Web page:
A WMC victim could sue to recover property or damages. For instance, if an individual publishes an online photograph of the victim without her consent, she could try to bring an action of conversion against him to reclaim the goods and/or obtain other equitable relief.
A denial or a violation of a person’s dominion over rights in or possession of property.1
1) Abrams v. Pecile, 922 N.Y.S.2d 16 (N.Y. App. Div. 2011)
Procedural Posture: On appeal from lower court’s ruling granting defendant’s motion to compel discovery in context of plaintiff’s claim that defendant retained without permission, a copy of a CD containing seminude photographs of plaintiff taken by her husband during their honeymoon.
Law: Conversion; intentional infliction of emotional distress
Facts: Plaintiff sued defendant, a former employee of her husband, for retaining, without her permission, a copy of a CD containing seminude photographs of the plaintiff taken by her husband during their honeymoon. Plaintiff also alleged that defendant refused to return the CD/photographs unless plaintiff’s husband paid him $2.5 million to settle her sexual harassment claims brought against plaintiff’s husband and his brother.”2
Outcome: The court reversed the lower court’s decision and determined that defendant was not entitled to access to plaintiff’s social networking accounts or hard drive for discovery where he failed to provide evidence that had a “substantial need” for the materials and was unable to obtain them elsewhere without “undue hardship.”3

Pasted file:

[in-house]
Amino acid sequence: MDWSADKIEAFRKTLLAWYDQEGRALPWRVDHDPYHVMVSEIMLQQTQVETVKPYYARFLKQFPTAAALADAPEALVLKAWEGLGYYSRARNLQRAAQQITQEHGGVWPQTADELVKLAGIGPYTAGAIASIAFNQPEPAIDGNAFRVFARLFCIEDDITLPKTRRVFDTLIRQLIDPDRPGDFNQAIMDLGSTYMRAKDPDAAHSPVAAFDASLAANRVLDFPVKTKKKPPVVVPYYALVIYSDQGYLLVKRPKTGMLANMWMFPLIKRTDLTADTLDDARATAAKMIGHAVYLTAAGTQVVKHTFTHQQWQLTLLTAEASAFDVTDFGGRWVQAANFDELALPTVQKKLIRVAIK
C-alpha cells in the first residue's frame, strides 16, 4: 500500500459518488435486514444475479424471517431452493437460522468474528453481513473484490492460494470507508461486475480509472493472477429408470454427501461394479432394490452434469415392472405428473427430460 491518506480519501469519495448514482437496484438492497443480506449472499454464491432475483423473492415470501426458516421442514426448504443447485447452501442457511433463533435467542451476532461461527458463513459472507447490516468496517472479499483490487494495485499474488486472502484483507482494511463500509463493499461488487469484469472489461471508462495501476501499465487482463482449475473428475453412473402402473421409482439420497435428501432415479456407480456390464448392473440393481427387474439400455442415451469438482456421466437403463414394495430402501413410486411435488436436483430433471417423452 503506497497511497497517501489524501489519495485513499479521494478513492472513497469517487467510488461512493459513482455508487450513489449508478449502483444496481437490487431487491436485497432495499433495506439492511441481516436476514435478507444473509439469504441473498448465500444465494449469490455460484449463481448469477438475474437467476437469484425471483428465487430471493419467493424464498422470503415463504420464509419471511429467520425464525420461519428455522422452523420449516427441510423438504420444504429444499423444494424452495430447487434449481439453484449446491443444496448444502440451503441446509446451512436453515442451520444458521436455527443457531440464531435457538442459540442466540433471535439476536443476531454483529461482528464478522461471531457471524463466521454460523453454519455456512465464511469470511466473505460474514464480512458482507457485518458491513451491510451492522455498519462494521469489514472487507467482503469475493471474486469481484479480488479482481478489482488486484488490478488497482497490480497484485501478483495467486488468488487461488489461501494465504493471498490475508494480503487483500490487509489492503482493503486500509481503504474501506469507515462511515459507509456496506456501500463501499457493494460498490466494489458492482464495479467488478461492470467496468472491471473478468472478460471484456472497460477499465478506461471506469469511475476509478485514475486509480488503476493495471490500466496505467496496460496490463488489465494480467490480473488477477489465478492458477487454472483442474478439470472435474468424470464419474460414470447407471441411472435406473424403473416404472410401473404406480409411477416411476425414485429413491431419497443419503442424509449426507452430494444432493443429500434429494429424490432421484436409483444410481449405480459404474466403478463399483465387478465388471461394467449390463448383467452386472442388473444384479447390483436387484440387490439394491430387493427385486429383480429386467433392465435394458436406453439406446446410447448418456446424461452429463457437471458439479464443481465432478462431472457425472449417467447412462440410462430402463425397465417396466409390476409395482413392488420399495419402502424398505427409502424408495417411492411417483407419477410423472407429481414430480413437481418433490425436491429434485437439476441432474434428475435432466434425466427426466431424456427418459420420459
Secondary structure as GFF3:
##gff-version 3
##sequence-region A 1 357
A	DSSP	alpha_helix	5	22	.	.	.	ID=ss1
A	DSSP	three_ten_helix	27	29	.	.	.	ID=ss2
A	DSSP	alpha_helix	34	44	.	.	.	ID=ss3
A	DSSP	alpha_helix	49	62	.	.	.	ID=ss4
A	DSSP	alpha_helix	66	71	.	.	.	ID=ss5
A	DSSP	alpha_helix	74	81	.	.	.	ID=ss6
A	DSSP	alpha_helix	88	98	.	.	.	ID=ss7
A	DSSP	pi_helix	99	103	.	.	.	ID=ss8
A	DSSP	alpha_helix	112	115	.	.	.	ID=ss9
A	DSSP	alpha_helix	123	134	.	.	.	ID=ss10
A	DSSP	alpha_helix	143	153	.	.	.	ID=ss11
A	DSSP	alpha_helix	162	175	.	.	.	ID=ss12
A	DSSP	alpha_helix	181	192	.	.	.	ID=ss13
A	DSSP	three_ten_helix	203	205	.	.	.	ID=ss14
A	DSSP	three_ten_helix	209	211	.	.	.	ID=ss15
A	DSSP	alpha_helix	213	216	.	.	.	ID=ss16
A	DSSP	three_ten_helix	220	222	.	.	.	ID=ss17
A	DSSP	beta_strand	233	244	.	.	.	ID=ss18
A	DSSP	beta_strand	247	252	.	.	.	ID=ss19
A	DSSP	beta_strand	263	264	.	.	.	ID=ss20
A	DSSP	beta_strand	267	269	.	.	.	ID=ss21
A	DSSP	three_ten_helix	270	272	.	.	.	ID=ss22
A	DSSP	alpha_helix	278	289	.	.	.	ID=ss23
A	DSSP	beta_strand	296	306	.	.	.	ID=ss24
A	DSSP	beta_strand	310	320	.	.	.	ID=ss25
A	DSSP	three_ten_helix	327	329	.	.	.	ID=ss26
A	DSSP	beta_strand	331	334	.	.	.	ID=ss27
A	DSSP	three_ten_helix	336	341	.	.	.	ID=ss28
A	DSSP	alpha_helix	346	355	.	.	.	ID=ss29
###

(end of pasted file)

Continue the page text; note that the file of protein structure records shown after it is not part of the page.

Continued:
2) Preston v. Martin Bregman Prods., Inc., 765 F. Supp. 116 (S.D.N.Y. 1991)
Procedural Posture: Defendant moved for summary judgment on plaintiff’s claims under N.Y. Civ. Rights Law §§ 50 & 51, common law conversion, and intentional infliction of emotional distress.
Law: Conversion; N.Y. Civ. Rights Law §§ 50 & 51; intentional infliction of emotional distress
Facts: Plaintiff contended that she appeared in a scene shown during the opening credits of a New York murder mystery, “Sea of Love,” in which a police officer investigating a case becomes romantically involved with a suspect who responded to an advertisement placed by the police in an effort to catch the killer.4 The defendants disputed whether the plaintiff was actually in the scene, but the court adopted plaintiff’s factual assertions for purposes of considering the summary judgment motion. The scene at issue was nine seconds long (though the woman’s face was visible for only four seconds), and showed a “scantily dressed” woman revealing her full face and entire body as she walked on a public New York City street.